The PDCD4 is a neoplastic transformation inhibitor that has been reported to bind to the “eukaryotic translation initiation factor 4A1” leading to translation inhibition [24]. Its loss of expression has been associated with malignant transformation in gastric cancer [25] and Helicobacter pylori induced epithelial-mesenchymal transition in gastric cancer cell lines [26]. In addition, it has been reported to be related to the tumor differentiation in digestive tract cancers [27].

The three selected targets in the current study were experimentally validated by high-throughput methods in cancer cell lines in prior studies (Table 1).

Table 1. Summary of previously published validation studies for the current miR-196a2 putative targets.

Evaluation of the tissue-specific miRNA and the related target-gene expression levels in cancer may improve our understanding of their role as diagnostic and/or prognostic biomarkers [33]. Therefore, the current study aimed to investigate the expression levels of miR-196a2, three of its putative targets; ANXA1, DFFA and PDCD4 mRNAs and annexin A1 protein in GI cancer tissue samples compared to cancer-free tissues. The possible relationship between the aforementioned expression levels and both the clinicopathological features and the patient's prognosis, in addition, have been tested.

Materials and methods

Ethical approval and informed consent

The study was conducted in accordance with the guidelines in the Declaration of Helsinki and it has been approved by the Medical Research Ethics Committee of Faculty of Medicine, Suez Canal University (Approval No. 2774). All participants have provided written consent.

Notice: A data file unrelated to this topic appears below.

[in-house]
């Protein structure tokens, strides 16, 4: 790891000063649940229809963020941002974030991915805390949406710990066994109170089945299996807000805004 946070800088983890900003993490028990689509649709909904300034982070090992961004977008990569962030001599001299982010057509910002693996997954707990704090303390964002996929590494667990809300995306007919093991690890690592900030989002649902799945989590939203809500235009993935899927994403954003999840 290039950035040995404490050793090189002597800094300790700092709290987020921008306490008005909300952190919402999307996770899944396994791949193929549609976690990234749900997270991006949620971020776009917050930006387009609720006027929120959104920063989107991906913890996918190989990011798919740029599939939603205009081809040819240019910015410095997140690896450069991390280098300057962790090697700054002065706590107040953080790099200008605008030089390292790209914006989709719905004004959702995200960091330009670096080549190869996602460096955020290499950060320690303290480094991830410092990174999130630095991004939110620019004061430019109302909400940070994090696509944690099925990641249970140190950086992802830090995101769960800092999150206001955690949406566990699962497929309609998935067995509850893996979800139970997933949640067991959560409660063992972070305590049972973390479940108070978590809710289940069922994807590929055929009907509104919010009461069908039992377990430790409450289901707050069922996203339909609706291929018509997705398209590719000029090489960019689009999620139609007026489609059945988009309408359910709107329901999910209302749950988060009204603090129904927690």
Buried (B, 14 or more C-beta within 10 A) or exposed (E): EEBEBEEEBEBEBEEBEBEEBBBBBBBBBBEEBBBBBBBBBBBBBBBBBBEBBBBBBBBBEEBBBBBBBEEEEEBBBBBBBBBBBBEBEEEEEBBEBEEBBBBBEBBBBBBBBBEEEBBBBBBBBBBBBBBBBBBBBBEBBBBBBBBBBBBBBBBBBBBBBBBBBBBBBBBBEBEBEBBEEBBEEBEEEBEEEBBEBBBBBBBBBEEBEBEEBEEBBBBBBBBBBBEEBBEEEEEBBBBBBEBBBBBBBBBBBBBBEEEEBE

Study participants and specimen collection

Fifty-eight archived formalin-fixed paraffin embedded (FFPE) specimens for cancer patients with digestive tract tumors who underwent radical biopsy have been collected from Pathology laboratory of Mansoura Oncology Center, Mansoura and Pathology laboratory of the Suez Canal University Hospital, Ismailia, Egypt, dating back for 4 years. Baseline characteristics of the study groups are illustrated in Table 2. FFPE cancer specimens included oesophageal cancer (n = 10), gastric carcinoma (n = 14), small intestine cancer (n = 7), and colorectal cancer (n = 27).

All patients were confirmed histologically to have primary tumors without receiving a chemotherapy or radiotherapy prior to the surgical intervention. Tumor specimens were re-cut and examined via two independent pathologists with a 100% rate of concordance. Hematoxylin and Eosin (H&E) stained slides were reviewed to confirm the diagnosis and for identification of their morphological criteria, pathological grade [34] and TNM staging (tumor size, lymph node involvement, and distant metastasis) system [35]. The medical records of the patients were reviewed to assess the clinical data; age, sex, and the staging. Sections of cancer–free tissues adjacent to the tumors were cut, examined, and collected to serve as controls during the genetic profiling.

RNA extraction

Total RNA, including small RNAs, was isolated from FFPE tissue sections using the Qiagen miRNeasy FFPE Kit (Qiagen, 217504) following the manufacturer's instructions. NanoDrop ND-1000 spectrophotometer (NanoDrop Tech., Inc. Wilmington, DE, USA) has been used for RNA concentration and quality determinations [36].

miRNA expression analysis